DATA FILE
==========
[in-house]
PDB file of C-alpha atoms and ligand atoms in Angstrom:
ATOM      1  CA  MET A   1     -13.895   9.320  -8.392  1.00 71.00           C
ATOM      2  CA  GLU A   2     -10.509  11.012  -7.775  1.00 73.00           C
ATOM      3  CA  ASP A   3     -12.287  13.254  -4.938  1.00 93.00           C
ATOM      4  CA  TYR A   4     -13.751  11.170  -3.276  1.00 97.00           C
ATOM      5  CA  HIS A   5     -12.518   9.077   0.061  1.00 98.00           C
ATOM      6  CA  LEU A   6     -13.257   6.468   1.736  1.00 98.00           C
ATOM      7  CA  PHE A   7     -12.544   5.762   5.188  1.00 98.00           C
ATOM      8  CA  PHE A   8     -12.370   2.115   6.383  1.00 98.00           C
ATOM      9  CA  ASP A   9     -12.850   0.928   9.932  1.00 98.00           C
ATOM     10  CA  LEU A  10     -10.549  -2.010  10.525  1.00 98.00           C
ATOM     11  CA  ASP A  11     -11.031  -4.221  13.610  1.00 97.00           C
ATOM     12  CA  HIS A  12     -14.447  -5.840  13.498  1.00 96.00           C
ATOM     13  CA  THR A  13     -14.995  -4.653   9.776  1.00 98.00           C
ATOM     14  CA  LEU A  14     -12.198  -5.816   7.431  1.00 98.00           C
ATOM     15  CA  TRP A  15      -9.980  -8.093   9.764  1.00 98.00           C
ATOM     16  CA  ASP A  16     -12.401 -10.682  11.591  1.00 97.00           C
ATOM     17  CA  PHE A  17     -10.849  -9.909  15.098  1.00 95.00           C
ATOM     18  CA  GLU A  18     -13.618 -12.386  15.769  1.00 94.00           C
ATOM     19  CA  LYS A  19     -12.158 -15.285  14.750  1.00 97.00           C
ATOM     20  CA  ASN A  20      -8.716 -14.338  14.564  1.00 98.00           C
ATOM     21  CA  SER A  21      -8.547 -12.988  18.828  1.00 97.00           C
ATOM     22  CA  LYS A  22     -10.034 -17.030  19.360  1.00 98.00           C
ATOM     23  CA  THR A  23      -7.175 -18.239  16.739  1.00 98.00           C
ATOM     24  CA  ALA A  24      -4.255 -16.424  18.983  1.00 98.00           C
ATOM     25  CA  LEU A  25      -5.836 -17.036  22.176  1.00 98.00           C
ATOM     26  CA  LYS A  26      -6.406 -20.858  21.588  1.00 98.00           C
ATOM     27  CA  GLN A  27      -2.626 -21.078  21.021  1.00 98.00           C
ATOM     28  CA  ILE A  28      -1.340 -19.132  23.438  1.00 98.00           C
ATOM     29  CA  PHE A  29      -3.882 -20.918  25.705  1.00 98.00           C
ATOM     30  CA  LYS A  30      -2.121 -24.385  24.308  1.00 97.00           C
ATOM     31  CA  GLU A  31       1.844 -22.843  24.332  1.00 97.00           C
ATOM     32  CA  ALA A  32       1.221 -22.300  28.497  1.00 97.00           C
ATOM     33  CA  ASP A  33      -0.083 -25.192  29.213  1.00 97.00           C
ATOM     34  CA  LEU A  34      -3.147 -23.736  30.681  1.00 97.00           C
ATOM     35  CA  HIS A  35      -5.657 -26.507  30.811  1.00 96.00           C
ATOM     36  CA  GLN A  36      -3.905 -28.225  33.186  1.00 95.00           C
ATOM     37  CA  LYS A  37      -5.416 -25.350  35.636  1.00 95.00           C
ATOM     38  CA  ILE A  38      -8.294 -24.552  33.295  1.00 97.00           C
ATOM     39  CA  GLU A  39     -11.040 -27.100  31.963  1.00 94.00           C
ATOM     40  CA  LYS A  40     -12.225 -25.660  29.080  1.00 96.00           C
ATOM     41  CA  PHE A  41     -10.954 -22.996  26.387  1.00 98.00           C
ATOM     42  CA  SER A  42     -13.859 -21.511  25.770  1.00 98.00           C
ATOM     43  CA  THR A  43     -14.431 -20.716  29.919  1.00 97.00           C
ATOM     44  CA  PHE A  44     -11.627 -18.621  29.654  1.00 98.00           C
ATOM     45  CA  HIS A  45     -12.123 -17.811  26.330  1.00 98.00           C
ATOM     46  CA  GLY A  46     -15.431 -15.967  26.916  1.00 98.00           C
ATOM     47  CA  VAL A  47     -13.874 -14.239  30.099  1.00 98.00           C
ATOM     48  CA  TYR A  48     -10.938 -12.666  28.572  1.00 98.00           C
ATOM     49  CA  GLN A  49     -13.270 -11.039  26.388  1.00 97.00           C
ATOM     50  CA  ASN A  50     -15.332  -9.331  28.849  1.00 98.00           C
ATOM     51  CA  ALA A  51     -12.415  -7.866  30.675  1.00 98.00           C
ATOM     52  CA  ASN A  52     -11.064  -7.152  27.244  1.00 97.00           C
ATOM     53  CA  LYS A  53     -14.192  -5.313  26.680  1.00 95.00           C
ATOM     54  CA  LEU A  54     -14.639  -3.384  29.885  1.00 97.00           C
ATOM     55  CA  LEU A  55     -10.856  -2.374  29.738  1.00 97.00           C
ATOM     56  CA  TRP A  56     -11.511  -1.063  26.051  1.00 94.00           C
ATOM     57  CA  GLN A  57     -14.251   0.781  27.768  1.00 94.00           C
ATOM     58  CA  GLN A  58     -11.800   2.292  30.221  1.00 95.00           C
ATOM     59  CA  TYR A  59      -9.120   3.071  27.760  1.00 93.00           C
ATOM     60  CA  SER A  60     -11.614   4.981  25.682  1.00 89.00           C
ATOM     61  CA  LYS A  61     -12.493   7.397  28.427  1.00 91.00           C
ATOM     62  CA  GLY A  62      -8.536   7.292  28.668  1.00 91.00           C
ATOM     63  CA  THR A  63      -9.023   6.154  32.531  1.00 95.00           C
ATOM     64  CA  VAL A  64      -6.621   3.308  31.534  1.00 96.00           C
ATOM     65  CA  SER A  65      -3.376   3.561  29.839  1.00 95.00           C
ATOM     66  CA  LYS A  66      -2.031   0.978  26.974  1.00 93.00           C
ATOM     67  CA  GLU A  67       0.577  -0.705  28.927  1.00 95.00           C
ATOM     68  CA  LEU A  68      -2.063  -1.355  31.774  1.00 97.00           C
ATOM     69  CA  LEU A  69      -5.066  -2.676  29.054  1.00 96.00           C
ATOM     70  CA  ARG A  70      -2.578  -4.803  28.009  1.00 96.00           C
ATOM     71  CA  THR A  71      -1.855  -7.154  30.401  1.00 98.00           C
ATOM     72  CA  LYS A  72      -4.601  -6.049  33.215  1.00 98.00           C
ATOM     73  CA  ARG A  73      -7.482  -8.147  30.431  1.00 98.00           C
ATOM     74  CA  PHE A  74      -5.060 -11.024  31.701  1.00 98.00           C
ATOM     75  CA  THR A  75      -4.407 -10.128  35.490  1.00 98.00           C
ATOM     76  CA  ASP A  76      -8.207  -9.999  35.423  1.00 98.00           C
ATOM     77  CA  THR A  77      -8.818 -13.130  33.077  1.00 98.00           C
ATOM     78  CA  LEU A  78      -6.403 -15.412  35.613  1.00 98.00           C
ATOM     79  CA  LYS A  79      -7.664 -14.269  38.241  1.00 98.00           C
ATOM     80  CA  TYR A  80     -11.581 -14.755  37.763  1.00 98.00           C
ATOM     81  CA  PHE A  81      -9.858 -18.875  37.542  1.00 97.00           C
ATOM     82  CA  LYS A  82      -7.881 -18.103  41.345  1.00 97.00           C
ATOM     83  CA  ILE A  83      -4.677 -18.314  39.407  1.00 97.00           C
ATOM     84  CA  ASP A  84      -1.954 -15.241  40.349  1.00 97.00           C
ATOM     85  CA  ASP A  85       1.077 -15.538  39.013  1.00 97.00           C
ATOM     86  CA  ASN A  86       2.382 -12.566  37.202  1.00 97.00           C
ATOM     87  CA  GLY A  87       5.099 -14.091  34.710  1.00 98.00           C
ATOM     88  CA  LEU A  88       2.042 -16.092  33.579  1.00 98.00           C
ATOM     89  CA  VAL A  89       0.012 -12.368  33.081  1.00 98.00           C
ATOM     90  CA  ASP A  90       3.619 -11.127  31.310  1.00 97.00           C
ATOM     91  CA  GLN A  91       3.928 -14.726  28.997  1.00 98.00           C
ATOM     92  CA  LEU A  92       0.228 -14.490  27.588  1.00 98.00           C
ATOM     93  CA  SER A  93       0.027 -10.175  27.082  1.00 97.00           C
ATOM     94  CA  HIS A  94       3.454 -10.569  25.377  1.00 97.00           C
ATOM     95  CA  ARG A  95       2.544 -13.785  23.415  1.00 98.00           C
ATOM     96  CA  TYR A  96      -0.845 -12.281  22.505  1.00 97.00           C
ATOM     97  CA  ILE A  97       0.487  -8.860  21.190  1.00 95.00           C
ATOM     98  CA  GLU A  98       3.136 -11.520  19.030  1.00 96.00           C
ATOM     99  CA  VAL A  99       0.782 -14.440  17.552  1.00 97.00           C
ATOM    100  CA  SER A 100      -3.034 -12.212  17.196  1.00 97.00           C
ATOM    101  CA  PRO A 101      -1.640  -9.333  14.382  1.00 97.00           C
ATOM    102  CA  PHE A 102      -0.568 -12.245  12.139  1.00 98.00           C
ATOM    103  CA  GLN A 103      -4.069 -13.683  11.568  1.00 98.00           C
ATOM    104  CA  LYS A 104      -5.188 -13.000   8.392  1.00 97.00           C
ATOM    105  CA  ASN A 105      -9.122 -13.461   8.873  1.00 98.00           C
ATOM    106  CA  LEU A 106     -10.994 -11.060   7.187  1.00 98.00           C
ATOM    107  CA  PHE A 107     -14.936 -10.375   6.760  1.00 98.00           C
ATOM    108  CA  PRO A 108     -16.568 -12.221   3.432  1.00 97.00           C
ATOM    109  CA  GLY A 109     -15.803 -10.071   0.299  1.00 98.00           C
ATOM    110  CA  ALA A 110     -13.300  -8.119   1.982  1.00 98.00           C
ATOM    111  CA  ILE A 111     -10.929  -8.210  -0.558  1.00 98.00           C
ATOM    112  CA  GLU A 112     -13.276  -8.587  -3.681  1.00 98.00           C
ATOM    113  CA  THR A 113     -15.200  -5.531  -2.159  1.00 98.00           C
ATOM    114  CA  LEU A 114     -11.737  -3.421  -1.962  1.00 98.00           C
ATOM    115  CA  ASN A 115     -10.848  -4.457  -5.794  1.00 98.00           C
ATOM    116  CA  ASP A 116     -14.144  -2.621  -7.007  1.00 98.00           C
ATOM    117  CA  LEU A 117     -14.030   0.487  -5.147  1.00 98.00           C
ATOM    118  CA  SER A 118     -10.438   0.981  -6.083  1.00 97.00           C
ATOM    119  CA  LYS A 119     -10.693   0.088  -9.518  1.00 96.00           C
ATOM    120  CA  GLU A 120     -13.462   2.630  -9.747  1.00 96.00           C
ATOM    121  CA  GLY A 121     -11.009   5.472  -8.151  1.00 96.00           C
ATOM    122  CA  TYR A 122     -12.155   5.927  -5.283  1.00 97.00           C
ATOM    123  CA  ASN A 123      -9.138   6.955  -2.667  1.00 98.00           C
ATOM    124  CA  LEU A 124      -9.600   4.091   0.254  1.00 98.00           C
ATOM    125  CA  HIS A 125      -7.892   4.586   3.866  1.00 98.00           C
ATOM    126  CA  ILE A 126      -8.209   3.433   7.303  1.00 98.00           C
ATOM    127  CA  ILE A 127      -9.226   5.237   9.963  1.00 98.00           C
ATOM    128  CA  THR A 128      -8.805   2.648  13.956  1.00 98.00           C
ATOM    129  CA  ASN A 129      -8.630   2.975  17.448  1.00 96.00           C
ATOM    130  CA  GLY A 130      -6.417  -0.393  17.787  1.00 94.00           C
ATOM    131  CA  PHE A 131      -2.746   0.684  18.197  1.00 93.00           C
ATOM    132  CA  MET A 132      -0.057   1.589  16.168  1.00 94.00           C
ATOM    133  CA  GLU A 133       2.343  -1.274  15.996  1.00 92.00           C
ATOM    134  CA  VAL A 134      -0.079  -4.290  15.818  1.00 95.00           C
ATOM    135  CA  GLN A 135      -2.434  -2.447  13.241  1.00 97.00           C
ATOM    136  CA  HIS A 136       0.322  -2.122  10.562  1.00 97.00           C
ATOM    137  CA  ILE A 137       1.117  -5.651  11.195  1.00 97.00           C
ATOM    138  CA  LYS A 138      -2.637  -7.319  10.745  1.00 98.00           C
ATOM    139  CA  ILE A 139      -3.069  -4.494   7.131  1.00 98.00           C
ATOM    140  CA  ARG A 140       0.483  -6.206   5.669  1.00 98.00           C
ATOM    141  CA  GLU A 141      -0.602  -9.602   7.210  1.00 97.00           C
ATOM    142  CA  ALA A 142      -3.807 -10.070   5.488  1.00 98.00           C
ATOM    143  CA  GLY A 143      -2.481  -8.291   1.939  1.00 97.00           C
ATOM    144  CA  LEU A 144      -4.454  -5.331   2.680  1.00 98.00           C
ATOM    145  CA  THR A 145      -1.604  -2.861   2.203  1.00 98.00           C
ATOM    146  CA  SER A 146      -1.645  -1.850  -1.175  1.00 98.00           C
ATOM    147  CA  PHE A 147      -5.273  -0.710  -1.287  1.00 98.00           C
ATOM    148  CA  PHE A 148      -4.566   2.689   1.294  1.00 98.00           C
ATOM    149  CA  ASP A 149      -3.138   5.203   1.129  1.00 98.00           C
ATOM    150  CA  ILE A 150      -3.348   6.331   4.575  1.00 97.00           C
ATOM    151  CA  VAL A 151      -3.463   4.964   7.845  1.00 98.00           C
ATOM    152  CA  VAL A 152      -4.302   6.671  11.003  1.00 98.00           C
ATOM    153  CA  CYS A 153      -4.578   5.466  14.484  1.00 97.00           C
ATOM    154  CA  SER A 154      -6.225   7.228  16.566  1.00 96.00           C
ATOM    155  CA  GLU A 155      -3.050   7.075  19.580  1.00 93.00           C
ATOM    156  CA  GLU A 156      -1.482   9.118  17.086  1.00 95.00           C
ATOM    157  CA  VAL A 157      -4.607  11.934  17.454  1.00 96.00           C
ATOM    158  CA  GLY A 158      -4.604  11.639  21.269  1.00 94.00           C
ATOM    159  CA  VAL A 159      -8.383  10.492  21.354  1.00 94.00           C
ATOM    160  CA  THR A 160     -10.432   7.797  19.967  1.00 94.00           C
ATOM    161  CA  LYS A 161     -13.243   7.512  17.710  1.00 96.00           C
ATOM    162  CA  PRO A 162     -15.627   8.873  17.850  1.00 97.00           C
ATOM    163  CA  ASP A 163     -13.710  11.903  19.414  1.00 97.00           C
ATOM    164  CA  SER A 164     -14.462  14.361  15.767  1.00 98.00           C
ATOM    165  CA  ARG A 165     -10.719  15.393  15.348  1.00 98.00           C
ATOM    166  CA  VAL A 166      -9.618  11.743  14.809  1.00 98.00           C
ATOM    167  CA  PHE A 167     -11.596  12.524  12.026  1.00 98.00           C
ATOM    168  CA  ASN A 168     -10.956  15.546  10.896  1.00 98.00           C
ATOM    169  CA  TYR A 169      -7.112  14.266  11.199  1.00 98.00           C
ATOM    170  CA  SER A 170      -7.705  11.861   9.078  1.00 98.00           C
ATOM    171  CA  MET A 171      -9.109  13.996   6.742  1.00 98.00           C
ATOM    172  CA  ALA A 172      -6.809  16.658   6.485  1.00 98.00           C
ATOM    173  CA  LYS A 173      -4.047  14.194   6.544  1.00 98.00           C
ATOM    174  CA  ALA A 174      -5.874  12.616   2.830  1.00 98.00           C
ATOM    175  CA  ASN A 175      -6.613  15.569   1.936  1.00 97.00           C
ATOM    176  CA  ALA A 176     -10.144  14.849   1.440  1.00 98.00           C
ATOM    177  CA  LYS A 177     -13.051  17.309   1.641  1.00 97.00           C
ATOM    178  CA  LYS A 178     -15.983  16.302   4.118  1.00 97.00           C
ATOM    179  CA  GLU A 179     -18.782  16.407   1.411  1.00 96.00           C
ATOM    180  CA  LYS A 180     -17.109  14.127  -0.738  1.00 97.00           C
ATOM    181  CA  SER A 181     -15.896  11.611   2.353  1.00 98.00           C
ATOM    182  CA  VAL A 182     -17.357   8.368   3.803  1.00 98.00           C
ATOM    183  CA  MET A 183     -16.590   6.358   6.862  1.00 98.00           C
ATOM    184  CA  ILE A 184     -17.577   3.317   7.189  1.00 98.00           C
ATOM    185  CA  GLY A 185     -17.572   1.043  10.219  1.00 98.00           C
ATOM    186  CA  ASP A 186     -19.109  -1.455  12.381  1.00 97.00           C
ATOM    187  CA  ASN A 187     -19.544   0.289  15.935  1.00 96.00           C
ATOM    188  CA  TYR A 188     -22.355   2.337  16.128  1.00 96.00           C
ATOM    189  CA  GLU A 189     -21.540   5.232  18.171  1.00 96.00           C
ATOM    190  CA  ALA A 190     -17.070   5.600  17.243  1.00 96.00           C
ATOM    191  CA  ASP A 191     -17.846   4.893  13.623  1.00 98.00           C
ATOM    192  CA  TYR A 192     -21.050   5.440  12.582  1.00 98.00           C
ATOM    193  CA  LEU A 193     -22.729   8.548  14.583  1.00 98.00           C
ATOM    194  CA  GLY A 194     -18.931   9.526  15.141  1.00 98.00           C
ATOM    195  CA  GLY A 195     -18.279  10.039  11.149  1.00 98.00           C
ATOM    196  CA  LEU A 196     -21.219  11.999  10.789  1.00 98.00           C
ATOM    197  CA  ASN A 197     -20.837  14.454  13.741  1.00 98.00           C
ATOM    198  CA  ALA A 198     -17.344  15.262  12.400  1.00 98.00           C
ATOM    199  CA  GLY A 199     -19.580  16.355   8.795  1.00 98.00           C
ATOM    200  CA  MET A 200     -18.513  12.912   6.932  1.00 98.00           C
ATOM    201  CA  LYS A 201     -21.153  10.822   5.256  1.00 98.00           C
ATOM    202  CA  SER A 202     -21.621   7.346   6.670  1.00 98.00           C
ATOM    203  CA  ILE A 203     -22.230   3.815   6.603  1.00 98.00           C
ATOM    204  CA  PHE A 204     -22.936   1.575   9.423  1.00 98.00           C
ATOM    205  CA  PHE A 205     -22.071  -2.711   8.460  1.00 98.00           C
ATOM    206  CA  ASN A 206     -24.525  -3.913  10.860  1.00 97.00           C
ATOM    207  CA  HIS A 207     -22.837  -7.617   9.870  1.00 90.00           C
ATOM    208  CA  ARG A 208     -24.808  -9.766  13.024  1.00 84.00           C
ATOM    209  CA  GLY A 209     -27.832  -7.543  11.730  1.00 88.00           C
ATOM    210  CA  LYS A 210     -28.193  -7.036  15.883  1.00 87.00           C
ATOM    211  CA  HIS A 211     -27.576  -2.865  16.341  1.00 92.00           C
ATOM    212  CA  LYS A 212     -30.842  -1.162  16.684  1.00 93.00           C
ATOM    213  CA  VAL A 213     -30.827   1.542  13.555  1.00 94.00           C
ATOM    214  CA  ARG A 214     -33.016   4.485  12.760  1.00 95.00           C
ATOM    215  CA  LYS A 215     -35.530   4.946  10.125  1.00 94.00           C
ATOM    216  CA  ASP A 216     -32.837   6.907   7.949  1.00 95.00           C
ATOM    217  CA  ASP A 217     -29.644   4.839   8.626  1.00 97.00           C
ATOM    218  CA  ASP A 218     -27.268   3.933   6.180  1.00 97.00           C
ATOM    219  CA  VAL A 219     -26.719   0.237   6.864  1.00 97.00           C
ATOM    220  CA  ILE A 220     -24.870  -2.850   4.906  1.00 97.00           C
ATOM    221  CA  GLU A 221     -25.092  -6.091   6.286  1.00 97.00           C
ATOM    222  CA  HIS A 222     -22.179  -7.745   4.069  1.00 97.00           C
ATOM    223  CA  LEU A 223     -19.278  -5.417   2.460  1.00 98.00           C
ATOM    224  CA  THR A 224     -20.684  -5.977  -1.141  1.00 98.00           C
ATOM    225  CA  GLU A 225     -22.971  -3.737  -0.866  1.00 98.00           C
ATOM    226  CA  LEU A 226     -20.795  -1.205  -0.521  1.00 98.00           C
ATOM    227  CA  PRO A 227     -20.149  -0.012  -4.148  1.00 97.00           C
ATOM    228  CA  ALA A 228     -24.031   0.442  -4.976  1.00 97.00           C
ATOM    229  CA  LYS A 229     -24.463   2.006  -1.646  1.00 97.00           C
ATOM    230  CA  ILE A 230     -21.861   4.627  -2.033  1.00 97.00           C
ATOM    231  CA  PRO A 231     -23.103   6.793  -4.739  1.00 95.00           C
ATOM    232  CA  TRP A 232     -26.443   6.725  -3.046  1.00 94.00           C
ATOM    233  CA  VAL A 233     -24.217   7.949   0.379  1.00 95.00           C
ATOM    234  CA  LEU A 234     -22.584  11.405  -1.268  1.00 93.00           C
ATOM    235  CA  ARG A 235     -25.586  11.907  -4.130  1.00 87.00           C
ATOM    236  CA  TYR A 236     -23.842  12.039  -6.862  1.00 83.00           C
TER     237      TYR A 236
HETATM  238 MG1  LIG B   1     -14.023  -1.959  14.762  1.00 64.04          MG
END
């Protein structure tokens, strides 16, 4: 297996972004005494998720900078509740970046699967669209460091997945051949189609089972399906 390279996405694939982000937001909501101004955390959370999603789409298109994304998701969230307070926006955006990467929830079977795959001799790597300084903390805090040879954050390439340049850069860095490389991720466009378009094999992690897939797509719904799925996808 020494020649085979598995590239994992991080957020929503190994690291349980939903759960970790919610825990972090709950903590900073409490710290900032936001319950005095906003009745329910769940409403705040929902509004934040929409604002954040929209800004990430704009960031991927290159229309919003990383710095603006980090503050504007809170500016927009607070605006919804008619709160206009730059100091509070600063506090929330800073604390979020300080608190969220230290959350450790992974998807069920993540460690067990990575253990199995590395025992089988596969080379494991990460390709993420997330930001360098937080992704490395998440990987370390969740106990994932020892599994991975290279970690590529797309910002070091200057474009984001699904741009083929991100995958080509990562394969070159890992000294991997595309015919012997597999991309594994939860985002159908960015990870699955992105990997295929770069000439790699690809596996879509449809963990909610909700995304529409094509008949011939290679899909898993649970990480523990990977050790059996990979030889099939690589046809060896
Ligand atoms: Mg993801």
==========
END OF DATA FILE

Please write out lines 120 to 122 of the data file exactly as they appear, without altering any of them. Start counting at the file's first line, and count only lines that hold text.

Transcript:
ATOM    118  CA  SER A 118     -10.438   0.981  -6.083  1.00 97.00           C
ATOM    119  CA  LYS A 119     -10.693   0.088  -9.518  1.00 96.00           C
ATOM    120  CA  GLU A 120     -13.462   2.630  -9.747  1.00 96.00           C